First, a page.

Hot Topic Sports Waves

Top five local sports anchors since 1970

(Washington Post)
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By Leonard Shapiro
Washington Post Staff Writer
Wednesday, May 26, 2010

Complete rankings are at washingtonpost.com/sports

Compiling a Letterman-like list of our favorite local lead sports anchors since 1970 is no easy task, with plenty of worthy (and countless unworthy) candidates. So here's one man's opinion on the most memorable anchors:

-- 5. Steve Buckhantz. He grew up in Arlington and came back to the Washington market in 1984 as a sports anchor with Channel 5, where he broke one of the biggest Washington sports stories in recent memory, the retirement of Redskins head coach Joe Gibbs following the 1992 season. Buck had often dabbled in play-by-play whenever time allowed, and for the last 13 years he's been the television voice of the Wizards, with his signature "dagger!" call signaling a coup de grace, end-game moment.

-- 4. Frank Herzog. He came to the Washington market in the early 1970s and has worked for most of the last four decades as a reporter, weekend man and sports anchor at both Channel 7 and Channel 9. He also was the radio play-by-play man when the Washington Bullets won the 1978 NBA championship and served as the radio voice of the Washington Redskins for 23 years until he was sadly dismissed in 2004 after 23 years of "touchdown, Washington Redskins." He spent the past few years as a newscaster with WTOP before his recent retirement from the airwaves.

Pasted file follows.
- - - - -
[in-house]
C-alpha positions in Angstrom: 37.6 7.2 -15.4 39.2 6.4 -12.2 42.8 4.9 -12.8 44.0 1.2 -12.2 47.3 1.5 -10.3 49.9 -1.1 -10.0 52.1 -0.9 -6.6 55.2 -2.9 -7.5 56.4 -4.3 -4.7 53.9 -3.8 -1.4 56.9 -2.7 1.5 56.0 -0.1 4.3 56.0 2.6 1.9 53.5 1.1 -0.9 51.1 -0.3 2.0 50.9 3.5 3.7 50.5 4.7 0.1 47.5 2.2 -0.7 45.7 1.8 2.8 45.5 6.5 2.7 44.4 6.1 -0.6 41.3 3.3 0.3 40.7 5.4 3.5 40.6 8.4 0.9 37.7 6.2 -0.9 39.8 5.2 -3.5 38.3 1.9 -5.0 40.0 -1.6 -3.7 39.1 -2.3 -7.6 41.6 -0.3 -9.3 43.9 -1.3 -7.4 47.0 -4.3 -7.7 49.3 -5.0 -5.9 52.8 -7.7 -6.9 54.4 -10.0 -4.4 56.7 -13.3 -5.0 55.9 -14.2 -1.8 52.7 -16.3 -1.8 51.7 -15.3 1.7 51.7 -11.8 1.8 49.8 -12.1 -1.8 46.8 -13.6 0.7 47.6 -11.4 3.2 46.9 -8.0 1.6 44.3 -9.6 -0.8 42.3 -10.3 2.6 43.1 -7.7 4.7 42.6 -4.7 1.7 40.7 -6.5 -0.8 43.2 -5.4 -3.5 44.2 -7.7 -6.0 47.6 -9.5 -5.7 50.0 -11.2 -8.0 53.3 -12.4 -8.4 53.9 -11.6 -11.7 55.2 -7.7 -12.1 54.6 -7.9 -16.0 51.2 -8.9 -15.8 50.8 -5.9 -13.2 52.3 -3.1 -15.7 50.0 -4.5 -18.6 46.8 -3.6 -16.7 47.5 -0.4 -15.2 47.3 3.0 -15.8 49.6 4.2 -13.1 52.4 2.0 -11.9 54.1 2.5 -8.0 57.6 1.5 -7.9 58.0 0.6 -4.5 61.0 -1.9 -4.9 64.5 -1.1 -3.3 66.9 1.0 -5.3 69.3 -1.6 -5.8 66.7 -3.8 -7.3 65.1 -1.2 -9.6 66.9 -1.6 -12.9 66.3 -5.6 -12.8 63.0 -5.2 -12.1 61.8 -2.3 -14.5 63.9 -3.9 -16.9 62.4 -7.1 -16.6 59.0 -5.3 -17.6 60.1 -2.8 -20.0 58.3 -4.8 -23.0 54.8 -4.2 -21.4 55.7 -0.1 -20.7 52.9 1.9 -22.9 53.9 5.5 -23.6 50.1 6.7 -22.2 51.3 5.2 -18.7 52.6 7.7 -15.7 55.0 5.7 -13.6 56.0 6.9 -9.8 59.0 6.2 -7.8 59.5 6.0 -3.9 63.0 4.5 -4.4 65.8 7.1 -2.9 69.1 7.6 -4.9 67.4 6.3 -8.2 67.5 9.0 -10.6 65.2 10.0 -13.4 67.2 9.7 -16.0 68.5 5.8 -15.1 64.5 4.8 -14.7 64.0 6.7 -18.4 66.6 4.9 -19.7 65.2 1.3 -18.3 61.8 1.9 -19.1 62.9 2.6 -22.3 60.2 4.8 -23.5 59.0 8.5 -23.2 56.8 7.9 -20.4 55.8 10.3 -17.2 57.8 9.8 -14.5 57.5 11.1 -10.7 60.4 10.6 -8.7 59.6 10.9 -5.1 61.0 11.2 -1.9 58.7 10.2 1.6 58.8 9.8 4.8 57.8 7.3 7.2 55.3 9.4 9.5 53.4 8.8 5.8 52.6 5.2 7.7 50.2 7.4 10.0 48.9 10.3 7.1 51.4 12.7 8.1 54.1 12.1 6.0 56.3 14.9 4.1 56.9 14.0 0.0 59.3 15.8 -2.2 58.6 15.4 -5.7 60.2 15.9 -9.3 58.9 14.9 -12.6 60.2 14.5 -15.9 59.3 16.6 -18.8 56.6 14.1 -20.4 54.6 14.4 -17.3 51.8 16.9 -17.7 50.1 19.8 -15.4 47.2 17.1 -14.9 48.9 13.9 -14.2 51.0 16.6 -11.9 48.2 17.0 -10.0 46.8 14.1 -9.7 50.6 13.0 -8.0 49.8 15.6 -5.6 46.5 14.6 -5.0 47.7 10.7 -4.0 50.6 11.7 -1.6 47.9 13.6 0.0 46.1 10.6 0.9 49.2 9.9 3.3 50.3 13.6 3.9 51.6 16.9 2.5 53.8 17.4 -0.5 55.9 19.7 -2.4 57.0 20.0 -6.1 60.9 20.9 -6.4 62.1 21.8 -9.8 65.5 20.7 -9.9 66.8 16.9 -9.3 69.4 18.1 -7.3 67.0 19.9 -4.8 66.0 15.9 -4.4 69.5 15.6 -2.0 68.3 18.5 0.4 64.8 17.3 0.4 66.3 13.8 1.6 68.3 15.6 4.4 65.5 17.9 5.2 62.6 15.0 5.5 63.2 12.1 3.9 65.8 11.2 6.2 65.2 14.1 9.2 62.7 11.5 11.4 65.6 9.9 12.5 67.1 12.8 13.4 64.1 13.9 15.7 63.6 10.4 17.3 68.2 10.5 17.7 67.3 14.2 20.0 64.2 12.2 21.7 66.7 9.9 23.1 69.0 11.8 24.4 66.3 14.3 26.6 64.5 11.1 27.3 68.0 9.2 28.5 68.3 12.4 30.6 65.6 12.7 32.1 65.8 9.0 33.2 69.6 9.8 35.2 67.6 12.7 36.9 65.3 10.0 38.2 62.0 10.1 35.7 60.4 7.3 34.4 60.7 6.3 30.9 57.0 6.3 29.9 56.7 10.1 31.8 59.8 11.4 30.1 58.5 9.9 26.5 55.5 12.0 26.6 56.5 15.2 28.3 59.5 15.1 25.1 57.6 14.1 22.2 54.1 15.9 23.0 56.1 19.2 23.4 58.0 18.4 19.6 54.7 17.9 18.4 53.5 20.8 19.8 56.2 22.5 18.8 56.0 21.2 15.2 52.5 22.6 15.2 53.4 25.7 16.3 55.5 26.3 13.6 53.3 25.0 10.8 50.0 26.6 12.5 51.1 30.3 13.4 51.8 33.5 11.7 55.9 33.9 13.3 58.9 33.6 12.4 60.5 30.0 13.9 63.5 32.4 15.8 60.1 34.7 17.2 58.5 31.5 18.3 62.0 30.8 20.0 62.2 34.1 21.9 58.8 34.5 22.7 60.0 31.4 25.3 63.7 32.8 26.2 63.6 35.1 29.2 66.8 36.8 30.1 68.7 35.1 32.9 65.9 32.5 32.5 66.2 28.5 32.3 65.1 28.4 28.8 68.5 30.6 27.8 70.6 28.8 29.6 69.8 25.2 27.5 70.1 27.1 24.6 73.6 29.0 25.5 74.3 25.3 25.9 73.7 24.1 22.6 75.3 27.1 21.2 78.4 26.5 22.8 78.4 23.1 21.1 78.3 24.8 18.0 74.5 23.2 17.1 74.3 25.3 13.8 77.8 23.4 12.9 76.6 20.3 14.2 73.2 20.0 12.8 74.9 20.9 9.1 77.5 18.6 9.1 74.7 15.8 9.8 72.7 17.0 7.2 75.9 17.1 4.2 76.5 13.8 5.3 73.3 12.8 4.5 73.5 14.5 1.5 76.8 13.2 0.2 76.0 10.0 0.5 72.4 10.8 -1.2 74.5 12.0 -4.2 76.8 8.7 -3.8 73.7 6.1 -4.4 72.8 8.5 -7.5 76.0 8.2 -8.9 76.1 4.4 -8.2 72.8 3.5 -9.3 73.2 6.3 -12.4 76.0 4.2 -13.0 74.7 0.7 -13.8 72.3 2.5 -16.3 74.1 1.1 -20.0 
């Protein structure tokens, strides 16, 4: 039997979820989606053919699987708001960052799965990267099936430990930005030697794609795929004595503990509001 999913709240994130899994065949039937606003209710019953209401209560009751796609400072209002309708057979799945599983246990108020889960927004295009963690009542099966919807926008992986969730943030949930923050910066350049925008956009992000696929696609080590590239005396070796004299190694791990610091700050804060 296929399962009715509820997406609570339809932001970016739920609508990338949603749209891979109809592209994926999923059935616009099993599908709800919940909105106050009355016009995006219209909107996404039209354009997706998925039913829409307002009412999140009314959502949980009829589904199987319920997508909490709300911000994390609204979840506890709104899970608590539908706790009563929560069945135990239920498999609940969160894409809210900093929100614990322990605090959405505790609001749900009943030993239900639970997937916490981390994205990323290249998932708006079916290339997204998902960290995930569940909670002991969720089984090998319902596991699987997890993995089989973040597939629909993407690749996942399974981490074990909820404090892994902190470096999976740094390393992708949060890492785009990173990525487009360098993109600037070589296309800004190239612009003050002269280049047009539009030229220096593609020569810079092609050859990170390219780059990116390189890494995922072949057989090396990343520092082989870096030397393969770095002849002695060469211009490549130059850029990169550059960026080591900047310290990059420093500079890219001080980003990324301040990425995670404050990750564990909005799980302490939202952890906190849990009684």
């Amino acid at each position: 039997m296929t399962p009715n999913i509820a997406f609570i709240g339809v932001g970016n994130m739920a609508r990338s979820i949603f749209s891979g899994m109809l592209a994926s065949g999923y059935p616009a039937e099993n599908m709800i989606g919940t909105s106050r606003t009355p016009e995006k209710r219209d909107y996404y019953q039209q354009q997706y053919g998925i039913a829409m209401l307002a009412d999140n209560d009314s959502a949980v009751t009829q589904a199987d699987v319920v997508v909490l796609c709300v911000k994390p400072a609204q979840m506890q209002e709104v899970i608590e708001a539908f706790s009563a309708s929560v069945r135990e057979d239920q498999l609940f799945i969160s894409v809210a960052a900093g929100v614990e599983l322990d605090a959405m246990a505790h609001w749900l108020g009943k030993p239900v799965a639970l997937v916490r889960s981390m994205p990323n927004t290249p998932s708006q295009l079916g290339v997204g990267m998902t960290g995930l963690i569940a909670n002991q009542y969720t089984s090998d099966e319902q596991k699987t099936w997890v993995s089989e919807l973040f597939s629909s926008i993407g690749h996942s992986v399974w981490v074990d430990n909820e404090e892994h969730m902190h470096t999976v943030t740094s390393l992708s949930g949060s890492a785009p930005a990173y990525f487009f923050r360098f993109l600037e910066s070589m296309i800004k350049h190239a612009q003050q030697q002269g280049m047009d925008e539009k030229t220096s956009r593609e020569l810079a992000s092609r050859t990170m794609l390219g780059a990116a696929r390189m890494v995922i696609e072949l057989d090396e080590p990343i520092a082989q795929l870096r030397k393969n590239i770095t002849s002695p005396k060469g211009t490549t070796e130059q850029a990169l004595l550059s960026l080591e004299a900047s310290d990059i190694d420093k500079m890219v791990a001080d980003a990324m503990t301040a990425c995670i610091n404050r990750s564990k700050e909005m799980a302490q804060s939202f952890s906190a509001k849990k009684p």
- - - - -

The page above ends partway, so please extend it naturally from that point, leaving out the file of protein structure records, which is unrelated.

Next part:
-- 3. Glenn Brenner. The former pitcher in the Phillies organization came to Channel 9 in 1977 and mostly made us laugh hysterically with his irreverent style and loosey-goosey on-air demeanor. Brenner never took himself or his subject matter all too seriously, producing a highly entertaining sportscast that included his "weenie of the week" feature and a local nun picking NFL winners against the point spread. After running in the 1991 Marine Corps Marathon, he learned he had a malignant brain tumor that led to his tragic death in 1992 at the height of his popularity.

-- 2. George Michael. Now hear this. Once a rock-and-roll DJ and hockey play-by-play man, he came to Channel 4 in 1980 and began creating a sports juggernaut that helped the station dominate the ratings for most of his 27-year tenure. A demanding taskmaster overseeing the largest TV sports staff in town, he peppered his six- and seven-minute long sportscasts with highlights from NASCAR, pro rasslin', rodeo and Jack Russell terrier races and hosted a variety of Redskins-related studio shows, as well as the popular late-night "Sports Machine," a nationally syndicated highlight show that was a slickly produced precursor to ESPN's "SportsCenter." He also helped train several generations of directors, producers and on-air personalities now working around the country, perhaps his greatest legacy. Michael died last December after a long battle with leukemia.

-- 1. Warner Wolf. He began his broadcasting career handling intercom announcements at Washington's Coolidge High School in the 1950s. He did sports on WTOP radio, including play-by-play for the old Washington Senators, before moving over to Channel 9 as the sports anchor in 1965. Wolf was a pioneer in the use of film and taped highlights, and will forever be remembered for his catchphrase "let's go to the videotape." He offered "boo of the week" and "play of the week" features and had a wide variety of signature utterances as in "hey man, boo . . . gimme a break . . . if you had the Redskins and 27 points . . . . you lost!!!" Wolf left Channel 9 in 1975 to work for ABC Sports, then became a fixture in the New York market doing local sports on the ABC and CBS affiliates. He came back to Washington to replace Brenner in 1992, but poor ratings led to his dismissal in 1995. He went back to New York, and can still be heard doing sports for Don Imus's nationally syndicated radio show.


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